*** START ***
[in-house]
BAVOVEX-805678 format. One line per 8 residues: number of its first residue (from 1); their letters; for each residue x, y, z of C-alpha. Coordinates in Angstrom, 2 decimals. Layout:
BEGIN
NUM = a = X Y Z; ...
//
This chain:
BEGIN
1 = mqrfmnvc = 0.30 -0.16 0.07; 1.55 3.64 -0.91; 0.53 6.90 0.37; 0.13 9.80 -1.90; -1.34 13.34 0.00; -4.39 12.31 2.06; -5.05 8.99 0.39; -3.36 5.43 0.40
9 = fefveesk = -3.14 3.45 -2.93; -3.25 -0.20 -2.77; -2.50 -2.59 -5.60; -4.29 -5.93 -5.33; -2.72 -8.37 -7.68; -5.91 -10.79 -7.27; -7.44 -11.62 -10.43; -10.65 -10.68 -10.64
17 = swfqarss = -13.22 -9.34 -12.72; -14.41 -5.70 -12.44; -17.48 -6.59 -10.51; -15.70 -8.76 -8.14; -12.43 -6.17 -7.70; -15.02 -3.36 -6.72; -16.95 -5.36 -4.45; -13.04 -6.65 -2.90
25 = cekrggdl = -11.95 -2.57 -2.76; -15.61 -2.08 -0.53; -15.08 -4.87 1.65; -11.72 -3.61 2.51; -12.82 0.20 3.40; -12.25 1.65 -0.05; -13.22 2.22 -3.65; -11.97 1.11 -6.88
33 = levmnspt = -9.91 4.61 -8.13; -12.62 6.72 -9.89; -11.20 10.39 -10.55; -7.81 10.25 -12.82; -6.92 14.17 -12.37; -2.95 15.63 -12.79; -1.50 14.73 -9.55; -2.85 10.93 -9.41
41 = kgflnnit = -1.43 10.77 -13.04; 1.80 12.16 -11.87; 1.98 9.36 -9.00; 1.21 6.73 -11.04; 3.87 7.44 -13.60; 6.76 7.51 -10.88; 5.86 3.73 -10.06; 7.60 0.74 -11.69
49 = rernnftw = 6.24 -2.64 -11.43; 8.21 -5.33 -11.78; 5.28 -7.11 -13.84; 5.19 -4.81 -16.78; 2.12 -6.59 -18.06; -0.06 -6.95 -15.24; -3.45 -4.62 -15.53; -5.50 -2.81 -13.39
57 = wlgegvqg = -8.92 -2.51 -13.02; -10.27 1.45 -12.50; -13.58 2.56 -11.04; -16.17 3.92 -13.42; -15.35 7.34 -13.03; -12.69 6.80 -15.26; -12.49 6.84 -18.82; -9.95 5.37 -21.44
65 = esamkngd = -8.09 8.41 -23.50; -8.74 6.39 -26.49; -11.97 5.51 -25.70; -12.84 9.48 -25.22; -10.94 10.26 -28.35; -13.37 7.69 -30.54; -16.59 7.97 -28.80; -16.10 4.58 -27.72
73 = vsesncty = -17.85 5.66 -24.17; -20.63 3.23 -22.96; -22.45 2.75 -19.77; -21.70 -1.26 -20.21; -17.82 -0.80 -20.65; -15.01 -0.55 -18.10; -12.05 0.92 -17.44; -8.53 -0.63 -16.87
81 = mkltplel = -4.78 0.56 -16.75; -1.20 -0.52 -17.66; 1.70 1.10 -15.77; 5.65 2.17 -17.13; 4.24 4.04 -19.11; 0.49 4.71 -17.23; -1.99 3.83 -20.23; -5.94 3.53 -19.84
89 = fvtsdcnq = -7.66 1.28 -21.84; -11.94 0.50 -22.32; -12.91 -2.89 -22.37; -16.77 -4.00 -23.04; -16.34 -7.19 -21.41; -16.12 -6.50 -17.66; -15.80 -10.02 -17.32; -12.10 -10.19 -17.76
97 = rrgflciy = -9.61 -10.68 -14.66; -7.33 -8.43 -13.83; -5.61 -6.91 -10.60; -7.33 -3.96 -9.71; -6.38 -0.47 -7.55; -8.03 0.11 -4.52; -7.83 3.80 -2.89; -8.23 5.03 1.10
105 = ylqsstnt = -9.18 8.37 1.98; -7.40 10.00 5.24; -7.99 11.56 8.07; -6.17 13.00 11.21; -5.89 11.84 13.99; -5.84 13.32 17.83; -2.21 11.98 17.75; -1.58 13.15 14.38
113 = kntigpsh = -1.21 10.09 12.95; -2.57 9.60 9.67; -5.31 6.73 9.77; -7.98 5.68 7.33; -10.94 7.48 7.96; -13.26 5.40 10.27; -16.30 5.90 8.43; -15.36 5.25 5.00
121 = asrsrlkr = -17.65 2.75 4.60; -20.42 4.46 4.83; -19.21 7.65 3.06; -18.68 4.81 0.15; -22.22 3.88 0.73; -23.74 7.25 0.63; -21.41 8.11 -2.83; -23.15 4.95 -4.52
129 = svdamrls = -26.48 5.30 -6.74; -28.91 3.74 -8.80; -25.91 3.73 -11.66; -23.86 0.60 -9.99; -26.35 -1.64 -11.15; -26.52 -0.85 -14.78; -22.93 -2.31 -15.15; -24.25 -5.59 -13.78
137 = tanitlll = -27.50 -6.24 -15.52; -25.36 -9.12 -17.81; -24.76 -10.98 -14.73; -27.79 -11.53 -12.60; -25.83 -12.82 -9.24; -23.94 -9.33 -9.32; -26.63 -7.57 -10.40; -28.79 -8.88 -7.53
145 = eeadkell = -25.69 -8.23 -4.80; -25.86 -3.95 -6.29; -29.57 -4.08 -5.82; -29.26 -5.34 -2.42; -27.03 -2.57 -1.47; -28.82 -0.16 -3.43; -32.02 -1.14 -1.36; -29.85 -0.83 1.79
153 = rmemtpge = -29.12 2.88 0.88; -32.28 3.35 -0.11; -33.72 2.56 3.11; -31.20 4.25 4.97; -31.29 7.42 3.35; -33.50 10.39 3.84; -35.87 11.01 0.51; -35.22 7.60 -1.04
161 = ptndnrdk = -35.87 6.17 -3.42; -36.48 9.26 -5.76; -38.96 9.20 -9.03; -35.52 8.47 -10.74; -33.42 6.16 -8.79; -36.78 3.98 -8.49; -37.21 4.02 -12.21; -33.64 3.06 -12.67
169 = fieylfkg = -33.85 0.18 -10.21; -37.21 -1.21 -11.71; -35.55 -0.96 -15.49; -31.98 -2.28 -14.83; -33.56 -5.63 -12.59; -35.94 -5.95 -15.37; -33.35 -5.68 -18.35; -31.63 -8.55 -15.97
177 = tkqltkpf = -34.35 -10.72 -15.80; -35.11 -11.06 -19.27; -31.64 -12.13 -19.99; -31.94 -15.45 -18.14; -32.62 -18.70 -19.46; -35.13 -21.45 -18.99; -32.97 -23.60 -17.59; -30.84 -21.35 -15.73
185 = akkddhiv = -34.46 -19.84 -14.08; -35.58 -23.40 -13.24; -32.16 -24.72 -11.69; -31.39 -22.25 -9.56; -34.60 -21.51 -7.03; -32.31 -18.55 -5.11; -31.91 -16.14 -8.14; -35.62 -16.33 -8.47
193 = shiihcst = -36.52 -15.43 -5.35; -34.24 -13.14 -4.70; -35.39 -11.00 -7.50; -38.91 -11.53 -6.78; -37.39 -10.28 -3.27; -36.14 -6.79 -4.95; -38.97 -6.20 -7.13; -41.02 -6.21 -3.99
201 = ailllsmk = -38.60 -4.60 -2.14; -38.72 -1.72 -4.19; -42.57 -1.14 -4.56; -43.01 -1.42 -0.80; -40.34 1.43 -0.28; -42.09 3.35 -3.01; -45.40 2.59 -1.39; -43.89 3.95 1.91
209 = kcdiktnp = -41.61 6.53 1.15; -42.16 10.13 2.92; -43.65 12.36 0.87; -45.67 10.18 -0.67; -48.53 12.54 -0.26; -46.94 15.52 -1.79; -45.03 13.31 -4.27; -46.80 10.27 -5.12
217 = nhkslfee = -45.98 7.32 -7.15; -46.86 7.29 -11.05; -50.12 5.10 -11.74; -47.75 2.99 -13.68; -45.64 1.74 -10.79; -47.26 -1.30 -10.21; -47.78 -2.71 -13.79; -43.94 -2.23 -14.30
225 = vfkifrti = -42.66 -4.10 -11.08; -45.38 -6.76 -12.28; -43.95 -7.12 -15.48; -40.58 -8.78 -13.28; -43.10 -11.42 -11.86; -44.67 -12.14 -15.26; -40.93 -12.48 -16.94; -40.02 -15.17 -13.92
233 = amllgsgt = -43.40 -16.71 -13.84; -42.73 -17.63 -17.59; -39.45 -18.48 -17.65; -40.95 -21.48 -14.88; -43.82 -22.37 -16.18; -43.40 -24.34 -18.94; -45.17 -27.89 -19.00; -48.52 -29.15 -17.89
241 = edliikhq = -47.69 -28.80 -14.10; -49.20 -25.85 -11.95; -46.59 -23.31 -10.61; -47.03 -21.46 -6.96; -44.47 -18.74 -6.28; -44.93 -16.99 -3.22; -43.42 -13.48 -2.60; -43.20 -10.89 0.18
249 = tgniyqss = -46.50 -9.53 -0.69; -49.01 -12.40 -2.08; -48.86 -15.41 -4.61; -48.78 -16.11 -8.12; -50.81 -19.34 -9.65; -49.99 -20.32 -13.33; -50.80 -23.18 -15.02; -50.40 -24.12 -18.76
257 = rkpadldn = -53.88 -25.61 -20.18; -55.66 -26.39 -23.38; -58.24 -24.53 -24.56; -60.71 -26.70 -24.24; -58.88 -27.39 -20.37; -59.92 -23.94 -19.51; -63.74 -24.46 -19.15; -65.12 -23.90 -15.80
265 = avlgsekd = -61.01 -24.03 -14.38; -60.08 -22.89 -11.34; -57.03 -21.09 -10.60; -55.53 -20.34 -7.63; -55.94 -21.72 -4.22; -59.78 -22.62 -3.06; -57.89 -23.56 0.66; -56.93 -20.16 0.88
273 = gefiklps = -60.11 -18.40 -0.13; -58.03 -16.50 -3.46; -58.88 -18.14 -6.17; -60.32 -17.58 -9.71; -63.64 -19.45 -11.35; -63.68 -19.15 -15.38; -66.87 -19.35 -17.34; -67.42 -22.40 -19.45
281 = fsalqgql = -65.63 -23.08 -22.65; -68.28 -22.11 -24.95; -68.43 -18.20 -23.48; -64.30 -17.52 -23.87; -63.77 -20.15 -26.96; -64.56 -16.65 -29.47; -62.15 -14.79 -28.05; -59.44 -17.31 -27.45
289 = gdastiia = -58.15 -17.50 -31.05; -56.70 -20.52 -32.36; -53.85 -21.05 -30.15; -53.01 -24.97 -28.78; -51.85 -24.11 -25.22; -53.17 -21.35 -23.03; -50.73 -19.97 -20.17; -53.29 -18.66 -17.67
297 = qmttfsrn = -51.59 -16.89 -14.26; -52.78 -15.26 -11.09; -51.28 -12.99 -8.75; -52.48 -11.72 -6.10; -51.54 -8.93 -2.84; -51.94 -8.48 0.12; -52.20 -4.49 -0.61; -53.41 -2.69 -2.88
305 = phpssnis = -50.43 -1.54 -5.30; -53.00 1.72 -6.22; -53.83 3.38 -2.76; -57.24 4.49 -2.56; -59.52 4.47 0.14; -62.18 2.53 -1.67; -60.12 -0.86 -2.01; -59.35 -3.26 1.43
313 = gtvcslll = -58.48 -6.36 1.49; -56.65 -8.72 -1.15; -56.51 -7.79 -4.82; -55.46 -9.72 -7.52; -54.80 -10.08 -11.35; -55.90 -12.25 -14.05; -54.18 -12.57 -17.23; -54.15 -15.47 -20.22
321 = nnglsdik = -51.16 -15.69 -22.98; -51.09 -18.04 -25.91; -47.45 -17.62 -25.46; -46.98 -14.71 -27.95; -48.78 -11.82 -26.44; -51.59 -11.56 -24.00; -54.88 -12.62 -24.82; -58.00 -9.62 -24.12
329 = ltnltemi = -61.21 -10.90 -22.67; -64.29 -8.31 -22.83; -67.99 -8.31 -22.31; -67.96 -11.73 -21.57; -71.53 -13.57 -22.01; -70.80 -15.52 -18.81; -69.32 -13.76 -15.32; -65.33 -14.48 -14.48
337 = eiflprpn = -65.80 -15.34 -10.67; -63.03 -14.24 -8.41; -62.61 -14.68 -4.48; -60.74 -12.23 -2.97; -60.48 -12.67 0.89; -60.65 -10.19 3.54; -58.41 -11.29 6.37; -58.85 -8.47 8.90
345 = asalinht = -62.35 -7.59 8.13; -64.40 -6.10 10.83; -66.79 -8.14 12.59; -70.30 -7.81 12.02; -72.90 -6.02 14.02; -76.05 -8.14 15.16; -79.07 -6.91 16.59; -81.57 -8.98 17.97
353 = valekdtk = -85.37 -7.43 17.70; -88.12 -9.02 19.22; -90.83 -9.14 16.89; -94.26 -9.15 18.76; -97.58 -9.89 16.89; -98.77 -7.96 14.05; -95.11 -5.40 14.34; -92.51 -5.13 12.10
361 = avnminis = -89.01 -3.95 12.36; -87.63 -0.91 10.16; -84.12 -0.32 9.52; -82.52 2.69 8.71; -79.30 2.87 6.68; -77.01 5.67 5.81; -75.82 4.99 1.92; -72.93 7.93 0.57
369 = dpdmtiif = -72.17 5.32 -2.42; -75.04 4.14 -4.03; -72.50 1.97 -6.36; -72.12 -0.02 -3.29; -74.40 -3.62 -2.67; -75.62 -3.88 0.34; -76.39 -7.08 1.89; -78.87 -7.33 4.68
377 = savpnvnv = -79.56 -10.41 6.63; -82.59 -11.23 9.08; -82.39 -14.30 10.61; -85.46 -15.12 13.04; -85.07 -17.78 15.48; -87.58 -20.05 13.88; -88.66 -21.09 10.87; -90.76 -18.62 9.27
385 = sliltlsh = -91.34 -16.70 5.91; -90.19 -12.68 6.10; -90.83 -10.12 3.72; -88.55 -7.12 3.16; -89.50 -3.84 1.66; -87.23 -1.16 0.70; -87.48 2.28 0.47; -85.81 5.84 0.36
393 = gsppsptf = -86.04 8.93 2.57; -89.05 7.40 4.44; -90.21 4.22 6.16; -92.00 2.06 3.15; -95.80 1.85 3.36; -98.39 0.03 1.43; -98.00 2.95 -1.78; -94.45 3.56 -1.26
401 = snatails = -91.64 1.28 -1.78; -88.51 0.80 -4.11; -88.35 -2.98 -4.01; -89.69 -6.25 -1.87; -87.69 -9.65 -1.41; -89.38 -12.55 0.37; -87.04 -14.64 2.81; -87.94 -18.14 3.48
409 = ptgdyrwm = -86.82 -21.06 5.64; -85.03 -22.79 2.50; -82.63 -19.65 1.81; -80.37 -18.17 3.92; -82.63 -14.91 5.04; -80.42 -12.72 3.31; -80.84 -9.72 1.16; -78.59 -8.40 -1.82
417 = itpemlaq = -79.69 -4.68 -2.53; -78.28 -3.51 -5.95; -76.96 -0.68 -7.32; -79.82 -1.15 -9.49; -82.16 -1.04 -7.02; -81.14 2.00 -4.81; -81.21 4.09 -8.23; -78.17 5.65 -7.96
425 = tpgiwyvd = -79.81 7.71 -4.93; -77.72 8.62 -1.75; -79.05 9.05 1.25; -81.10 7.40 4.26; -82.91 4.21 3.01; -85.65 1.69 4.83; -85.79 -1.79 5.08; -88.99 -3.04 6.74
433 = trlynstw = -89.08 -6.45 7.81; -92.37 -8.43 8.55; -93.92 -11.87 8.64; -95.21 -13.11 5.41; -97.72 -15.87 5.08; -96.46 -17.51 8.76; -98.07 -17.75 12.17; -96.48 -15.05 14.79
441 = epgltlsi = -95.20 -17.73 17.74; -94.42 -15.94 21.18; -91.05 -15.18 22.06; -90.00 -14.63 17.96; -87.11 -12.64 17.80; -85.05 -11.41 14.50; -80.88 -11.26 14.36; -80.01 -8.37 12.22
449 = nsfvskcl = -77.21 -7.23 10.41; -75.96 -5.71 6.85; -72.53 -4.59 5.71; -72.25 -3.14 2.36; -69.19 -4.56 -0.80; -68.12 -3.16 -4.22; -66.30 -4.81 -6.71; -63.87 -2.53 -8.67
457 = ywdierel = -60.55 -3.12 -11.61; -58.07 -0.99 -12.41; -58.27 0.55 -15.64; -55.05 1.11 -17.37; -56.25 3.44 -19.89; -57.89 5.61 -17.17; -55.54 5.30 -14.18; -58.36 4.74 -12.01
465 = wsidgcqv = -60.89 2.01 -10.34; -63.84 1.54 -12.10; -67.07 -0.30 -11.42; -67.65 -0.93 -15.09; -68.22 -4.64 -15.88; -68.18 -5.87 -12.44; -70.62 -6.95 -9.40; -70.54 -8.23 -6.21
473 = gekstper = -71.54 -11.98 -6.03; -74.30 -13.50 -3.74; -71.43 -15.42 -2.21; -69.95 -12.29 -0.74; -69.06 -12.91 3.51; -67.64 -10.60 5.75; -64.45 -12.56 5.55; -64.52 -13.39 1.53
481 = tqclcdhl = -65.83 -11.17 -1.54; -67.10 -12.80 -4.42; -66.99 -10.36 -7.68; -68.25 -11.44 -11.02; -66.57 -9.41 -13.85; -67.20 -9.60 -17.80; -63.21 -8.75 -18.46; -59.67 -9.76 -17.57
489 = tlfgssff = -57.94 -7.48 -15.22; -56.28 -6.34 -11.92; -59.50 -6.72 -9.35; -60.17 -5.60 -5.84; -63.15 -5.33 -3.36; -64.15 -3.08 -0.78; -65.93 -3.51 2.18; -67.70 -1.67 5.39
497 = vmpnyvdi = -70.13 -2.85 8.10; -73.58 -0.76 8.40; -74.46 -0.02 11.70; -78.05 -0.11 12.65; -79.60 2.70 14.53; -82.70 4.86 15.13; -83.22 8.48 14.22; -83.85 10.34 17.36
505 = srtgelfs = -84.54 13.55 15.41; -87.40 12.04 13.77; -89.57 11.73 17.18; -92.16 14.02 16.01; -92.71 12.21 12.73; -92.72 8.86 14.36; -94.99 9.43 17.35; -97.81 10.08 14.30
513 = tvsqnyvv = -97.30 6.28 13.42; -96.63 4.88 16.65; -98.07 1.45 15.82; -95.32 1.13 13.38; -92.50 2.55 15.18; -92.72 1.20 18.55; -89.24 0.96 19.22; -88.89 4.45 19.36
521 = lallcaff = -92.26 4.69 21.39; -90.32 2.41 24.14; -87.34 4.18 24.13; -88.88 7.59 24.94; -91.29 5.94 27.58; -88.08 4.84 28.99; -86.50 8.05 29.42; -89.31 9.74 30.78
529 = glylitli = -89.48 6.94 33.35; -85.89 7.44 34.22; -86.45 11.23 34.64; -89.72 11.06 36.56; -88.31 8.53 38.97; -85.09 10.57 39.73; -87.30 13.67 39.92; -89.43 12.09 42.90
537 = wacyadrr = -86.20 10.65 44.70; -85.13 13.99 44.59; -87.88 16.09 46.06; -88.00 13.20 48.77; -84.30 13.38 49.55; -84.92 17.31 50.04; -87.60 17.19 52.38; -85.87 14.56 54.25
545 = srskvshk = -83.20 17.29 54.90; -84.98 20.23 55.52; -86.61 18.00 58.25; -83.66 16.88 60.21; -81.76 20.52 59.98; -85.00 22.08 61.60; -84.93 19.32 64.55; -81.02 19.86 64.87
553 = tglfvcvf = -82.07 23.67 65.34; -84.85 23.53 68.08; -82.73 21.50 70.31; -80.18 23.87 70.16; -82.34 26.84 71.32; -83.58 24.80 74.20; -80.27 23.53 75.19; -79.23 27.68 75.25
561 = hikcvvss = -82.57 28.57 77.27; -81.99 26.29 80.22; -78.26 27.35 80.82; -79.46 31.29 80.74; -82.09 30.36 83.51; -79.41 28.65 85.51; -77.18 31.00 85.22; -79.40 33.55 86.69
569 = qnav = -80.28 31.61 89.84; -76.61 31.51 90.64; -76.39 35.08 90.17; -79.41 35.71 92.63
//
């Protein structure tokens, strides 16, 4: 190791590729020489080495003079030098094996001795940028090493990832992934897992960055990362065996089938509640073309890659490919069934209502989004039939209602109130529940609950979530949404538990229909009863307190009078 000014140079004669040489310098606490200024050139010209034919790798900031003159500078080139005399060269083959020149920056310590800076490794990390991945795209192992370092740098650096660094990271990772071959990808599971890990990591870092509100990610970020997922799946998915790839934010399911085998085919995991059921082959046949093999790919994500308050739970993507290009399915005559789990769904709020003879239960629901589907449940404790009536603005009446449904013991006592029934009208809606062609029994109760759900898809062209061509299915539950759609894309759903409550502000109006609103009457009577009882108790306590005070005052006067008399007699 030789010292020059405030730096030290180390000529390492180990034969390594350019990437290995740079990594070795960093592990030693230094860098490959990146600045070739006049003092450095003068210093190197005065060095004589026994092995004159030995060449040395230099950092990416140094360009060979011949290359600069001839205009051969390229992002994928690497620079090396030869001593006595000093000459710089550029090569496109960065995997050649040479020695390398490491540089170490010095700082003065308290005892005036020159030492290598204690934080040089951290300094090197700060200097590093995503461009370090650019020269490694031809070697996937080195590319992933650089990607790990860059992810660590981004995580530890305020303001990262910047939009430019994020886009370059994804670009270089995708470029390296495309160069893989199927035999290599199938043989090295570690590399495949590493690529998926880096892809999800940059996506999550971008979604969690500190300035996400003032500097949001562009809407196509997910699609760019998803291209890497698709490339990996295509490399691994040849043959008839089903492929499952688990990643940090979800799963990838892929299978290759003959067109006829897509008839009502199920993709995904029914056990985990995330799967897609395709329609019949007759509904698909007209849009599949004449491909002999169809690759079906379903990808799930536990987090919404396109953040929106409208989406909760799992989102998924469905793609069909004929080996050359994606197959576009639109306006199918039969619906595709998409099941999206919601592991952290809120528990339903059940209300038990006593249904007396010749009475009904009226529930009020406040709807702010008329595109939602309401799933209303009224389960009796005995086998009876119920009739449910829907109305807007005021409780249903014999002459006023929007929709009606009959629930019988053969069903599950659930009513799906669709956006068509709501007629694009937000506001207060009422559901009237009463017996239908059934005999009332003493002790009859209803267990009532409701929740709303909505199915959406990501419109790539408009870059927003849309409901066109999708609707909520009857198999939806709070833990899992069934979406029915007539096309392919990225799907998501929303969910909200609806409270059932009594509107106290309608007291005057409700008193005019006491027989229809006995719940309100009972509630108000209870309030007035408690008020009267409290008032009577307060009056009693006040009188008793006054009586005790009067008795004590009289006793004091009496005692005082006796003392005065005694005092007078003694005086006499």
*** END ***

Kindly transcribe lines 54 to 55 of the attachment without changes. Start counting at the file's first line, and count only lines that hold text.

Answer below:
369 = dpdmtiif = -72.17 5.32 -2.42; -75.04 4.14 -4.03; -72.50 1.97 -6.36; -72.12 -0.02 -3.29; -74.40 -3.62 -2.67; -75.62 -3.88 0.34; -76.39 -7.08 1.89; -78.87 -7.33 4.68
377 = savpnvnv = -79.56 -10.41 6.63; -82.59 -11.23 9.08; -82.39 -14.30 10.61; -85.46 -15.12 13.04; -85.07 -17.78 15.48; -87.58 -20.05 13.88; -88.66 -21.09 10.87; -90.76 -18.62 9.27